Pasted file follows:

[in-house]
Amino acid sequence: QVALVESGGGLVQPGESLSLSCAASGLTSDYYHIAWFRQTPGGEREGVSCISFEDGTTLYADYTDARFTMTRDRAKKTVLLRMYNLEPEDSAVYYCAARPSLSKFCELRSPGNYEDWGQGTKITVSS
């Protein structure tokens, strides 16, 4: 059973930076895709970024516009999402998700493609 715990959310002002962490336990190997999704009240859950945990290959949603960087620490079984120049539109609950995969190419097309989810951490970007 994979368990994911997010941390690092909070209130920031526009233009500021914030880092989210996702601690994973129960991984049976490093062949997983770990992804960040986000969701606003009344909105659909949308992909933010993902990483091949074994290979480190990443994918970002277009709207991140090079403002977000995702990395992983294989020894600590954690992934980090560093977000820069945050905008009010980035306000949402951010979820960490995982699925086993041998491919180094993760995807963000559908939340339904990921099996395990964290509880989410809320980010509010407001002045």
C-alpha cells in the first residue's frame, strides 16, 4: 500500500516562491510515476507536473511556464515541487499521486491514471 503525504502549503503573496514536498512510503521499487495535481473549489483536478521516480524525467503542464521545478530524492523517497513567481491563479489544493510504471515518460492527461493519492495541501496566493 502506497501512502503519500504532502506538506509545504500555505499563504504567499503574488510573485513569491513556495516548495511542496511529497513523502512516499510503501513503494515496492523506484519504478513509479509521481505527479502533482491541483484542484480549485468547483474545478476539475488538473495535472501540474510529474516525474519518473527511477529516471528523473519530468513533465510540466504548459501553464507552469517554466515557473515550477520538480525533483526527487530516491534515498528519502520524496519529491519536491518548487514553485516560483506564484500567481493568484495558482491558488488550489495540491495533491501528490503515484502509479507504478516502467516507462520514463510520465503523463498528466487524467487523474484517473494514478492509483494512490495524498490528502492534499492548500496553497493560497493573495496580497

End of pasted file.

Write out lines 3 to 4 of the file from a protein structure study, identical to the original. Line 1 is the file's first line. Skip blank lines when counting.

């Protein structure tokens, strides 16, 4: 059973930076895709970024516009999402998700493609 715990959310002002962490336990190997999704009240859950945990290959949603960087620490079984120049539109609950995969190419097309989810951490970007 994979368990994911997010941390690092909070209130920031526009233009500021914030880092989210996702601690994973129960991984049976490093062949997983770990992804960040986000969701606003009344909105659909949308992909933010993902990483091949074994290979480190990443994918970002277009709207991140090079403002977000995702990395992983294989020894600590954690992934980090560093977000820069945050905008009010980035306000949402951010979820960490995982699925086993041998491919180094993760995807963000559908939340339904990921099996395990964290509880989410809320980010509010407001002045």
C-alpha cells in the first residue's frame, strides 16, 4: 500500500516562491510515476507536473511556464515541487499521486491514471 503525504502549503503573496514536498512510503521499487495535481473549489483536478521516480524525467503542464521545478530524492523517497513567481491563479489544493510504471515518460492527461493519492495541501496566493 502506497501512502503519500504532502506538506509545504500555505499563504504567499503574488510573485513569491513556495516548495511542496511529497513523502512516499510503501513503494515496492523506484519504478513509479509521481505527479502533482491541483484542484480549485468547483474545478476539475488538473495535472501540474510529474516525474519518473527511477529516471528523473519530468513533465510540466504548459501553464507552469517554466515557473515550477520538480525533483526527487530516491534515498528519502520524496519529491519536491518548487514553485516560483506564484500567481493568484495558482491558488488550489495540491495533491501528490503515484502509479507504478516502467516507462520514463510520465503523463498528466487524467487523474484517473494514478492509483494512490495524498490528502492534499492548500496553497493560497493573495496580497